Mark Morales is a comic book superstar. Having worked on many of the best-selling Marvel titles of the last few years, he’s worked as an inker alongside artists like Olivier Coipel, Chris Samnee, and Leinil Yu on comics like Infinity, Avengers Vs X-Men, Children’s Crusade, Fear Itself… if Marvel have a big storyline they want to sell? They bring it to Mark Morales.
And inking is a part of comics which isn’t discussed as much as it should, not at all. So when I had the chance to meet Mark – briefly, he was massively busy – at NYCC last year, I asked if he’d be interested in an interview. He very kindly agreed, and so ahead of the release of his latest project – the Wolverine relaunch from writer Paul Cornell and artist Ryan Stegman – he spoke about how he got into comics, inking as a career, and even offers advice for anyone looking to get into inking themselves.
On top of all that, he also shared some of his inking from various projects – including a look at his work for Wolverine #1, which is out today.
Inks from Infinity, with Jim Cheung
Steve: You studied at the New York School of Visual Arts, with teachers like Will Eisner and Gene Colan. What was that experience like?
Mark: It was a great learning experience actually. I was at SVA from 1987-1991. After the first year at SVA, which is just devoted to the basics of drawing, painting, sculpting, etc; you get to choose your major. I chose a double of animation and cartooning. So I got to study under Will Eisner and Gene Colan along with Harvey Kurtzman, Joe Orlando and Irwin Hasen.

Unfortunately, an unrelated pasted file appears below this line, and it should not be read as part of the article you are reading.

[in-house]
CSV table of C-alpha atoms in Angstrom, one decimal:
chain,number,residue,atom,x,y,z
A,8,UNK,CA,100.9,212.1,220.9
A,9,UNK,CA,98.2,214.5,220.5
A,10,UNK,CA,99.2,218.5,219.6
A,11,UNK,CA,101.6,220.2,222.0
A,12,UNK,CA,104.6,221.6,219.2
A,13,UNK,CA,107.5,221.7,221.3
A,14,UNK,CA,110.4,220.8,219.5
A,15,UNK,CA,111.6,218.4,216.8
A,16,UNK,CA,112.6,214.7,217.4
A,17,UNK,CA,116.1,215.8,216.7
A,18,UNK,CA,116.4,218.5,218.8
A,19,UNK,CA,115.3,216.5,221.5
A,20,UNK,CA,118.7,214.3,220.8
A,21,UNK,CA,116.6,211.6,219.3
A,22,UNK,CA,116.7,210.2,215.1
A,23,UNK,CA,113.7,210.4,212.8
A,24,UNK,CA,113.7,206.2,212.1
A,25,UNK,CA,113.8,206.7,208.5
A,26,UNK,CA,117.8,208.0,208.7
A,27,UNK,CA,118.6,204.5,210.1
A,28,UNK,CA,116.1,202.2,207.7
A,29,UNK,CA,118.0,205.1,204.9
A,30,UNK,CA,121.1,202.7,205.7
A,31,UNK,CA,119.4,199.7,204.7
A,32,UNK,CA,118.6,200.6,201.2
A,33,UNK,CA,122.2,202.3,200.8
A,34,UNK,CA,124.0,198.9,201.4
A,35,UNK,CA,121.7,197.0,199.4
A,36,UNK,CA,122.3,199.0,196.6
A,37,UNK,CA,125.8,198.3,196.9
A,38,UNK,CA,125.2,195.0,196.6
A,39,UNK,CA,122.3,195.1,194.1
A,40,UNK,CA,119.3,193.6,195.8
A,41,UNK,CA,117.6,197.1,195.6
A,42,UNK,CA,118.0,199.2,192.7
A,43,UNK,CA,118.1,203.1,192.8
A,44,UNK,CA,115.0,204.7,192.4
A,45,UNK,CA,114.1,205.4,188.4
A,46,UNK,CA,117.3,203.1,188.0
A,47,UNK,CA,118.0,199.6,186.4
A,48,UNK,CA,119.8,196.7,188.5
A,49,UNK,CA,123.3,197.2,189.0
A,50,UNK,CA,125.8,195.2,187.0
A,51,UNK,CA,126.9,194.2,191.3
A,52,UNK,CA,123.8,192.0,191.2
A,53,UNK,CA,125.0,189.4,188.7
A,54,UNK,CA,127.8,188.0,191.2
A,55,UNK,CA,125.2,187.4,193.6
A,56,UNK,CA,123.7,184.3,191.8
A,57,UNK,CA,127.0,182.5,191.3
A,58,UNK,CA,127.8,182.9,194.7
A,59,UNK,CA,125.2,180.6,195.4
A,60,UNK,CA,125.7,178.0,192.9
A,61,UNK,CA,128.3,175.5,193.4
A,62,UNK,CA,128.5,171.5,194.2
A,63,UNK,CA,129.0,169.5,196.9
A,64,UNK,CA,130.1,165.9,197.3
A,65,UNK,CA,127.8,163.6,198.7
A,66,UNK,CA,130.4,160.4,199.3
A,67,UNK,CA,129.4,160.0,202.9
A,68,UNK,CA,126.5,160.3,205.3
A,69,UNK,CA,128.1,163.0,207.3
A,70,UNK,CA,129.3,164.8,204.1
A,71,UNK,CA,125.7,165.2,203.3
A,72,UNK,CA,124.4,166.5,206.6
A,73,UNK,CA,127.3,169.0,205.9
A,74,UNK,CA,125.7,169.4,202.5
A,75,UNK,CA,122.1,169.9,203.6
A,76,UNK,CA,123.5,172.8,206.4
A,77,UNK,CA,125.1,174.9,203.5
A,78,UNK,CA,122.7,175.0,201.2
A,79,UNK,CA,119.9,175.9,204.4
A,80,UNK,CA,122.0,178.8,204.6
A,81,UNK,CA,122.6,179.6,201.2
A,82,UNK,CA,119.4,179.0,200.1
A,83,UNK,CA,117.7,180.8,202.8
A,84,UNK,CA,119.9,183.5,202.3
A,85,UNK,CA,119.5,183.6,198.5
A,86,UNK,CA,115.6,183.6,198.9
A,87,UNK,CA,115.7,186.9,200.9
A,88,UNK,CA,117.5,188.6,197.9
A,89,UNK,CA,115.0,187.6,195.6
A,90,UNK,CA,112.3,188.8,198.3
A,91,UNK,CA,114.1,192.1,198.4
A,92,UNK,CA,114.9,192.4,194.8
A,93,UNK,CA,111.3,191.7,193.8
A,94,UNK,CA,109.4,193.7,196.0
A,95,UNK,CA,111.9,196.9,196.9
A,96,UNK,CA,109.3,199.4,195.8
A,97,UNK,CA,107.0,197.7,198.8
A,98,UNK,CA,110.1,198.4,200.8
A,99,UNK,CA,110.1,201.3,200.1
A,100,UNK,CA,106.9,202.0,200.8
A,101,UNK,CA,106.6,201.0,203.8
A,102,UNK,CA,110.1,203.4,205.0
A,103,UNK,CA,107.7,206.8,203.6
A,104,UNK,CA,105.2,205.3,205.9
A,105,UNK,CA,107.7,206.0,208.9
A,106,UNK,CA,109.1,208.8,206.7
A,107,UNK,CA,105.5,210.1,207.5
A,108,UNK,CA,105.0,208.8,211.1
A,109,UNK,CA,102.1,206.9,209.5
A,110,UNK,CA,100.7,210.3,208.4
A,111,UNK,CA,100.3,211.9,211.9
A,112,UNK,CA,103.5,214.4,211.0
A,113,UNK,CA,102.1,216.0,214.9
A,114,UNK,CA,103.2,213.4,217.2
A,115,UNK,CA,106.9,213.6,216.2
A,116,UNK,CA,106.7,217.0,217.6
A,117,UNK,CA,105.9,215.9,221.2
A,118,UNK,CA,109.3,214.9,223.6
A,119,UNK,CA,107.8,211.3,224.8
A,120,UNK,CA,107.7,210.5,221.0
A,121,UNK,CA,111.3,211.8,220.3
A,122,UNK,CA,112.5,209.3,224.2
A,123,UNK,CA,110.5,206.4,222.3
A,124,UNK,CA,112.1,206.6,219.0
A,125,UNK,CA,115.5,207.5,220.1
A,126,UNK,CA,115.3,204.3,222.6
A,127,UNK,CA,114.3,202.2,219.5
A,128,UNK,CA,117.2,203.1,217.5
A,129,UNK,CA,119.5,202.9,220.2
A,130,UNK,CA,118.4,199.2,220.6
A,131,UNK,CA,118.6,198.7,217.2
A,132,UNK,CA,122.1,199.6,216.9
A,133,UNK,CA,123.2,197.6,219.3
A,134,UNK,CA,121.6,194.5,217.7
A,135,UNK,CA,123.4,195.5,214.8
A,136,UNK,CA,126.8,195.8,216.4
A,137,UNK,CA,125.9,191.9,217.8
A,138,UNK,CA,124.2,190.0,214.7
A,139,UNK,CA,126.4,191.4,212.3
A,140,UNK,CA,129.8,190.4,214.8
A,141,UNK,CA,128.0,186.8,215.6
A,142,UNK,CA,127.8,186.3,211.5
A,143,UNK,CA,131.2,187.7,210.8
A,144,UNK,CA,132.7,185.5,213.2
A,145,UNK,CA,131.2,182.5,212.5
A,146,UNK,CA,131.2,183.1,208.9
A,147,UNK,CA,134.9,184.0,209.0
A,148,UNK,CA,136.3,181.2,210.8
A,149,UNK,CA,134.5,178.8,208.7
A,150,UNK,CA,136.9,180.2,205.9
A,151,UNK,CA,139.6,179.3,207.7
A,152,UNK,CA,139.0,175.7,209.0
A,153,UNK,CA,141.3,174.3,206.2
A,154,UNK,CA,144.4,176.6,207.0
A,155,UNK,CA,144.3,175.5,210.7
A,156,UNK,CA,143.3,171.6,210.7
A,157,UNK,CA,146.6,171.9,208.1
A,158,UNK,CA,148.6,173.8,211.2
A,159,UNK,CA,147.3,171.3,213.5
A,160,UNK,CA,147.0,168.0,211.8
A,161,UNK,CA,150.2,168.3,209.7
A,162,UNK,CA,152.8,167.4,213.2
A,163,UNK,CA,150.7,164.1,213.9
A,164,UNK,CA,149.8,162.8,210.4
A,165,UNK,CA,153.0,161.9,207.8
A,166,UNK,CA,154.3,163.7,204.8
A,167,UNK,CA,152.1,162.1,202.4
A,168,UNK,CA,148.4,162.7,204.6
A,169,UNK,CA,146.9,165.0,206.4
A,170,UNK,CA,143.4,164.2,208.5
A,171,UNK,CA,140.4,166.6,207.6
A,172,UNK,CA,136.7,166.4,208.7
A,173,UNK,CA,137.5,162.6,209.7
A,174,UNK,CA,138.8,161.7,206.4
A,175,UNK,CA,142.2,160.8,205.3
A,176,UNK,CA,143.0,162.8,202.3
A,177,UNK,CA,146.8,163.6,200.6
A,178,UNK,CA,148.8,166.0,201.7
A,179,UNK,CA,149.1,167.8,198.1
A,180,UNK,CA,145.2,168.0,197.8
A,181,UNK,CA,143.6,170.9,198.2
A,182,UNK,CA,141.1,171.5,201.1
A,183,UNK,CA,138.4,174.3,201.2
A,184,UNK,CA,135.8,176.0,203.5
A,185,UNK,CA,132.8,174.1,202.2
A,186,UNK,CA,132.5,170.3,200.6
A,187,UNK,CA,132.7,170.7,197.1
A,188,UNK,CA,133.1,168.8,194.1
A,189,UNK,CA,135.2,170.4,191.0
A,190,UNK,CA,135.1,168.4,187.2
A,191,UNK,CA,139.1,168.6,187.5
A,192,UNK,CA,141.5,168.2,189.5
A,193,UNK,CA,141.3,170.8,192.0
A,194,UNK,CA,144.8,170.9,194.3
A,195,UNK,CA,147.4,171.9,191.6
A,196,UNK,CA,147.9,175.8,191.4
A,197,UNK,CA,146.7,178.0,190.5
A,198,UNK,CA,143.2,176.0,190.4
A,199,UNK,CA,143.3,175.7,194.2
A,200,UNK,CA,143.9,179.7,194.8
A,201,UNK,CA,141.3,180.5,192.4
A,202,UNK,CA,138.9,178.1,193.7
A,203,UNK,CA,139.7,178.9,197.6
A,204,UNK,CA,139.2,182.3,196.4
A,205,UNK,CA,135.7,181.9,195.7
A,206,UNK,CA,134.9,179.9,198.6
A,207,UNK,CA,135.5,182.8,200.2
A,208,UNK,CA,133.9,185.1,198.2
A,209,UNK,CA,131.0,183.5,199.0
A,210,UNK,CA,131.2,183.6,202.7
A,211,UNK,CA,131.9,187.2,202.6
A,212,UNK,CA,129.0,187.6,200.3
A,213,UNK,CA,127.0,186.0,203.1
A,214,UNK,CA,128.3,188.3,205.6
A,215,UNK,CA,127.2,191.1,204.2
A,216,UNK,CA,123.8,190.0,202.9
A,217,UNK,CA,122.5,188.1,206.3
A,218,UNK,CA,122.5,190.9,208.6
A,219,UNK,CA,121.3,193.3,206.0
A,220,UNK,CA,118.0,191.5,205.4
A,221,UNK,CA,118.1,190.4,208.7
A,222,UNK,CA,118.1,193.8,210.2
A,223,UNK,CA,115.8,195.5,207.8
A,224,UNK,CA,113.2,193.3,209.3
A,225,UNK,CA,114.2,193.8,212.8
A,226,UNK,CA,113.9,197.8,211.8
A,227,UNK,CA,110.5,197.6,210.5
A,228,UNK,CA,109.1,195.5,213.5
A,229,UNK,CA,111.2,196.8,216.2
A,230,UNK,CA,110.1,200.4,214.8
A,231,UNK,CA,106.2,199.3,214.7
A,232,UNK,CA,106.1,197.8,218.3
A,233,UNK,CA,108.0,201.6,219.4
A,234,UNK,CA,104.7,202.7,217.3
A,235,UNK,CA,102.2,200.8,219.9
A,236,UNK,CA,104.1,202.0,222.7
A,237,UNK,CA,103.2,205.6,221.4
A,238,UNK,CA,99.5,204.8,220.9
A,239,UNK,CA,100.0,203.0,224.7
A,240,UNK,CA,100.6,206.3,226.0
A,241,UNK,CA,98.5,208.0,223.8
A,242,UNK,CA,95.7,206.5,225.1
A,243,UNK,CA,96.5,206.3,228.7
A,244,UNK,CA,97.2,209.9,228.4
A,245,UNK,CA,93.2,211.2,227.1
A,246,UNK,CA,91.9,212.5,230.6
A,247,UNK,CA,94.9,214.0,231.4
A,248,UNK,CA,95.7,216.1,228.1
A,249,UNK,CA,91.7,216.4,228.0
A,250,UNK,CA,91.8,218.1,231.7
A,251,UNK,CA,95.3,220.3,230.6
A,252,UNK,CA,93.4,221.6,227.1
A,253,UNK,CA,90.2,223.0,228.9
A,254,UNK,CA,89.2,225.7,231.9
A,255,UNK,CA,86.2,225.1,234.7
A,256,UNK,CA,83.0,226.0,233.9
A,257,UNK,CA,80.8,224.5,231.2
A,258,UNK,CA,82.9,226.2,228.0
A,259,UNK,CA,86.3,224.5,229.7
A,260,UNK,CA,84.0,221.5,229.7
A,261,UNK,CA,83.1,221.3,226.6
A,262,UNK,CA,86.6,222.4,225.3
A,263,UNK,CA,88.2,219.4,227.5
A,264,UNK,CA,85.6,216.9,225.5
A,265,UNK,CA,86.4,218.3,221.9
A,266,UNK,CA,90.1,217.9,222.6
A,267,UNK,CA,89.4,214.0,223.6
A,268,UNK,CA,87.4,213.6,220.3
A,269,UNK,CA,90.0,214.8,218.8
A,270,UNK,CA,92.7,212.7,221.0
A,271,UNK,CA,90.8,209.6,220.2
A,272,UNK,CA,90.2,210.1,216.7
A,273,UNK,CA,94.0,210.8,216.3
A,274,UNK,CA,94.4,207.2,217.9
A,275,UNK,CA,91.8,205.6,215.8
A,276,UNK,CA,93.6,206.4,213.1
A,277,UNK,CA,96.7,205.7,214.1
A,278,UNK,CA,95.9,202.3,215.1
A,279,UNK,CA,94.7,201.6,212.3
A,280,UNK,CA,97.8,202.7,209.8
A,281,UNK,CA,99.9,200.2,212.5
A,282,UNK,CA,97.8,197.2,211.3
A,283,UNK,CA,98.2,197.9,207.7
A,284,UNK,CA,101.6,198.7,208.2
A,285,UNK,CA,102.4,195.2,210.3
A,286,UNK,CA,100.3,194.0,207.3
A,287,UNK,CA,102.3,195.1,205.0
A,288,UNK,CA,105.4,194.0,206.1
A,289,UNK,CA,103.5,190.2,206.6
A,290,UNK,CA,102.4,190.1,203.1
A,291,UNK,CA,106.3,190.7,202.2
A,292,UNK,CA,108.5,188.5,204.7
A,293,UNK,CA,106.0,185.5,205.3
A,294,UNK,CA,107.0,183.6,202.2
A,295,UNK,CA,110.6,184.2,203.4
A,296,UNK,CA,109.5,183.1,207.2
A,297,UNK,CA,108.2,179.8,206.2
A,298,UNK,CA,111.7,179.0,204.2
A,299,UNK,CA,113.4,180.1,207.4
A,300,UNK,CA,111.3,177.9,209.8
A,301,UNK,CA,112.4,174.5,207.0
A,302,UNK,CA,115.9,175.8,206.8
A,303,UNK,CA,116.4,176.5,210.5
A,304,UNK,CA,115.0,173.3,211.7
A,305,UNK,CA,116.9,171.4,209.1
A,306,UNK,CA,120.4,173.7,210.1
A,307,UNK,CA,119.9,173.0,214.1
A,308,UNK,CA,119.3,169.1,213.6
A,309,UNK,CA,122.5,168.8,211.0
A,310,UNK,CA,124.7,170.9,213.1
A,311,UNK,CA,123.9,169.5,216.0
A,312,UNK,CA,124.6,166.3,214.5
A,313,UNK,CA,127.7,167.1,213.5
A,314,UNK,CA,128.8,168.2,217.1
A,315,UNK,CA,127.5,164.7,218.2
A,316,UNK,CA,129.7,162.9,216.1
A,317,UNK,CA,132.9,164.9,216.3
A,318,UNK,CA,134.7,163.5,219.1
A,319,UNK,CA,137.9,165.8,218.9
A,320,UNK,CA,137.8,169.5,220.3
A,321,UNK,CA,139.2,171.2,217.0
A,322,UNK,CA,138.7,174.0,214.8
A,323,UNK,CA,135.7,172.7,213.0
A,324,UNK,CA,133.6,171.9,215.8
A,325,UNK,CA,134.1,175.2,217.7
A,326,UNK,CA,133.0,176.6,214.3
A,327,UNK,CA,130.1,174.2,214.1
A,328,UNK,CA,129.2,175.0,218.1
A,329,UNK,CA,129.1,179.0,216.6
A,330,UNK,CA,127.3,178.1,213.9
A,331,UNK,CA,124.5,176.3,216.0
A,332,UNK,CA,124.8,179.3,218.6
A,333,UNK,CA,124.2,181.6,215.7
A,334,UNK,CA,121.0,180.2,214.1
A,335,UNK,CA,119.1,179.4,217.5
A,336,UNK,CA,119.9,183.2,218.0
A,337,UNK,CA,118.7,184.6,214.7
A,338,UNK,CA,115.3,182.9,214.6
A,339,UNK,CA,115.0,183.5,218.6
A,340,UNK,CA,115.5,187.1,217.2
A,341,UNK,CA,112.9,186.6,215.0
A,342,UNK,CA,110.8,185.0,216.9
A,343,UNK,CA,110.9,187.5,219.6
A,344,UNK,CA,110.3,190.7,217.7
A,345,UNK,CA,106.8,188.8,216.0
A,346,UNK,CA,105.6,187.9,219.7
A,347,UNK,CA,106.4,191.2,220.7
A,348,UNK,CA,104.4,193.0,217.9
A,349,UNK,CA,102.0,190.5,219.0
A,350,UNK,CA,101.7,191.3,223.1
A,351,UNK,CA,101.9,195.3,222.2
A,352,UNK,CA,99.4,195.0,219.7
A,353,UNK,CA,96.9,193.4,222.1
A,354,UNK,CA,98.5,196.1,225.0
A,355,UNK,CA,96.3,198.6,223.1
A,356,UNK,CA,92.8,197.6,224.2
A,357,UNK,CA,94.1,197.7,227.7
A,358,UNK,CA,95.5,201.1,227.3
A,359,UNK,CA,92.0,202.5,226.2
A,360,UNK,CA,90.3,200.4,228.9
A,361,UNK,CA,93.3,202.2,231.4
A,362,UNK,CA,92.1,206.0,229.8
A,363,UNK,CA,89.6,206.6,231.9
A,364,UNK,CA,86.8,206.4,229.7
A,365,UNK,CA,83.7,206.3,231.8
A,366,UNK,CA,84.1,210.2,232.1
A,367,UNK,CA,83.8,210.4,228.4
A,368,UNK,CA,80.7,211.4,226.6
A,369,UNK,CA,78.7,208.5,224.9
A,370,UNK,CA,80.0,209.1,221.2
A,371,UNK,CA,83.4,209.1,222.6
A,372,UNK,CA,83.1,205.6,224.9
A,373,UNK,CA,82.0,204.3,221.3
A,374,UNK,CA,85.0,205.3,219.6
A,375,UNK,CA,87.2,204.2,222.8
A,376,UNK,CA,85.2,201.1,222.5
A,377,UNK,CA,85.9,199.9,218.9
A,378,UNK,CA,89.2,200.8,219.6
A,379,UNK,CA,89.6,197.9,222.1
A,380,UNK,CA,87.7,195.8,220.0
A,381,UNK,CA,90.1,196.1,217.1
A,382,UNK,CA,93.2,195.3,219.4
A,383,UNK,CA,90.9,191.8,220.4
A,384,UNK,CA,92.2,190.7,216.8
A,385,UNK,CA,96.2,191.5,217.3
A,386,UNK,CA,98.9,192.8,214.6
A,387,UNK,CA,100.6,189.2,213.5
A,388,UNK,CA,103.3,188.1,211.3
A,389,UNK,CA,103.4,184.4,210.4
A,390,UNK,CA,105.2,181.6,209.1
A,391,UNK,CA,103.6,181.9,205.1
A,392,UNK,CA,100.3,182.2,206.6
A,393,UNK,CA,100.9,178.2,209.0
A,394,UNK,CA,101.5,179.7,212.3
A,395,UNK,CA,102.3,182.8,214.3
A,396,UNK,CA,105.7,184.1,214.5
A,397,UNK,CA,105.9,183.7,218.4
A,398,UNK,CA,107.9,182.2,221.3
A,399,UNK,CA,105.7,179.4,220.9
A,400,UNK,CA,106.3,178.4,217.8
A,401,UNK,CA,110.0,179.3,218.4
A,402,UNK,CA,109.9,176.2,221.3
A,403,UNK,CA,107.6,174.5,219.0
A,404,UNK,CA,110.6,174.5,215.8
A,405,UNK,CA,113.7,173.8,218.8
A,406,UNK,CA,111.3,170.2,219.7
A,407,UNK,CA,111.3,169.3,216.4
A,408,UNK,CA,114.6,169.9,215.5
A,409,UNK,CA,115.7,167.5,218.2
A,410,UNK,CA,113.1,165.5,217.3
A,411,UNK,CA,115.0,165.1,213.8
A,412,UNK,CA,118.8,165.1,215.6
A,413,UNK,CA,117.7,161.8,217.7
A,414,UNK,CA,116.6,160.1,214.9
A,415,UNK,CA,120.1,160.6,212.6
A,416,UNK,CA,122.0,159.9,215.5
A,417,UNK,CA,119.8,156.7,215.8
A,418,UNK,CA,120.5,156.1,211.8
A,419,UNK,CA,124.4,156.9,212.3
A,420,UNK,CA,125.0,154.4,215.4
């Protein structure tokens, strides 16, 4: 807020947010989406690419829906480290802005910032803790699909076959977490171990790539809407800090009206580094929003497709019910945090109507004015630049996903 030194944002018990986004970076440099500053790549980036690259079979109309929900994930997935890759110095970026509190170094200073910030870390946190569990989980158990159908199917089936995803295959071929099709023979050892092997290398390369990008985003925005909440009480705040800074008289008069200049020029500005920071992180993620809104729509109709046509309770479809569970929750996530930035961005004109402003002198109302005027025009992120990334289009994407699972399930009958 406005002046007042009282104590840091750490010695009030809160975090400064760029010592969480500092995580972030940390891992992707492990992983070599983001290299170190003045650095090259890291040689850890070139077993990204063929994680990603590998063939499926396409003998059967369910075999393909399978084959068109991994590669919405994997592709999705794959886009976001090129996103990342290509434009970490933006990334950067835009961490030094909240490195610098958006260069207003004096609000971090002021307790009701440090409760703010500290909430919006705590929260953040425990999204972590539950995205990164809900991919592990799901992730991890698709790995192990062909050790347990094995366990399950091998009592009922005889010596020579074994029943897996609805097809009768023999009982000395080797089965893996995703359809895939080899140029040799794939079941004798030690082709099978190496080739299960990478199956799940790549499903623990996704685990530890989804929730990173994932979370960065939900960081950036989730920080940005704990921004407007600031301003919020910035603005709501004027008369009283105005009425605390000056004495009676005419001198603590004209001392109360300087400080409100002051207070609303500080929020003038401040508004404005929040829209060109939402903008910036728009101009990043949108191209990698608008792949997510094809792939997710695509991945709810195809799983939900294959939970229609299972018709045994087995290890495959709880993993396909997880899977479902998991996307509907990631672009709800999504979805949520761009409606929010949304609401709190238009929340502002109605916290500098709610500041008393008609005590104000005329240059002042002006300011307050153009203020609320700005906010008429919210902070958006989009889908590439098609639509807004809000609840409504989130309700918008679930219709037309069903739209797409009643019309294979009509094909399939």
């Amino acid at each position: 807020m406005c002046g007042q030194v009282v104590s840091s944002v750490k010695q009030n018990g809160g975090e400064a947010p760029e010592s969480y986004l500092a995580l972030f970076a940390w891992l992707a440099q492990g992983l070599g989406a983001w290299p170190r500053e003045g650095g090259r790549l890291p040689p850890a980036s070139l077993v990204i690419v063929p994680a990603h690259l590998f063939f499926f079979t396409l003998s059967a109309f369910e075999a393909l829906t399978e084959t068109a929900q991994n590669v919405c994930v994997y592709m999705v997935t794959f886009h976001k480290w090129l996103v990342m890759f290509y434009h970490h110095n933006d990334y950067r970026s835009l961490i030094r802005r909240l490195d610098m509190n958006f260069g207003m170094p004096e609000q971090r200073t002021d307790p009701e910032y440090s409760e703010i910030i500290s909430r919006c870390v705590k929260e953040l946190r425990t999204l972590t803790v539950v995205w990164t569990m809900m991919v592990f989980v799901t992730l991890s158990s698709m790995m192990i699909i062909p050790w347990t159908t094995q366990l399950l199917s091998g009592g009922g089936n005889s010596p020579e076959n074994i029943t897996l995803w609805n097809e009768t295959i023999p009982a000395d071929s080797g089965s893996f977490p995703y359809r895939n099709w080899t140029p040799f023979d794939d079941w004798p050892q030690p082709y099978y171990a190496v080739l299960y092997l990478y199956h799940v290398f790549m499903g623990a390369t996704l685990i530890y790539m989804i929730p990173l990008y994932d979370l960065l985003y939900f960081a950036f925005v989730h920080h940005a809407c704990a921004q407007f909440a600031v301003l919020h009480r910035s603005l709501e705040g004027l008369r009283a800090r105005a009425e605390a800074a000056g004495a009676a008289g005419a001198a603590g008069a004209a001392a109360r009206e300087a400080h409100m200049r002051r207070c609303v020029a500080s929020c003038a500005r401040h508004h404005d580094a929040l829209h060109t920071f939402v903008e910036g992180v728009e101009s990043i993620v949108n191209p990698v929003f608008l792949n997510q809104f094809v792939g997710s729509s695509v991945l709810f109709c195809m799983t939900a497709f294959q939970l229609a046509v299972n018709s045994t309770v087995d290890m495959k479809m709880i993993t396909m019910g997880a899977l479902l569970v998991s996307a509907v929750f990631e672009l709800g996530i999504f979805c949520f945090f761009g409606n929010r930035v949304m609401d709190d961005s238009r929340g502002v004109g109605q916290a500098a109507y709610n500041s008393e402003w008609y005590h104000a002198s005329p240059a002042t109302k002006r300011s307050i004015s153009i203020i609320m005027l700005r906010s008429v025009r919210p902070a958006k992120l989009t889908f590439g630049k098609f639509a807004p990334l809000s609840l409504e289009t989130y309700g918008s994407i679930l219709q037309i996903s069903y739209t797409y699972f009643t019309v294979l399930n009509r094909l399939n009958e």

All really good guys and teachers and legends in the industry. I learned a lot there and actually got to do one of my first jobs in comics for Eisner, re-inking parts of an old Spirit story where the originals were damaged. It was daunting, trying to match Will’s lush inking style, but fun. Didn’t pay much at all but was a great experience.
Steve: Were you working on inking back then, or pencilling? How did you first make the move into inking?
Mark: I was doing both. The plan was originally to become a penciller, but even back then I was way too slow. I was mostly just inking my own stuff, but I had a chance to collaborate with other students on some projects where I got to ink their pages. It turned out that it was a lot of fun doing that. Taking their drawings and adding my touch to it and coming out with a finished product that was a hybrid of both people was (and still is) interesting to me.
After graduating, I worked in an animation studio for a year and then a design studio for another year, but I hated both jobs. So in my spare time I kept working on getting my inks up to professional quality and would go to various conventions to show my work around and get critiques and stuff. I also assisted the great inker Joe Rubinstein for a bit back then and learned a lot. I did a few jobs here and there for small publishers, but still on a part time basis.
I finally started with comics full time back in 1993 when I inked the Evil Ernie miniseries from Chaos Comics, and have been doing it ever since.
Steve: Do you feel like studying at the school helped give you a sense of both sides of the penciller-inker collaboration? Does that inform how you go into inking a page?
Mark: I think studying at the school helped me artistically in every way. Just seeing how other artists work and approach things was very enlightening. And the constant emphasis on the basics of drawing was good. I think that historically all the best inkers could draw pretty well. One of the goals of inking is to take the pencils and add to the drawing and make it stronger. If something is off or misdrawn, having a working knowledge of how to fix it makes a big difference.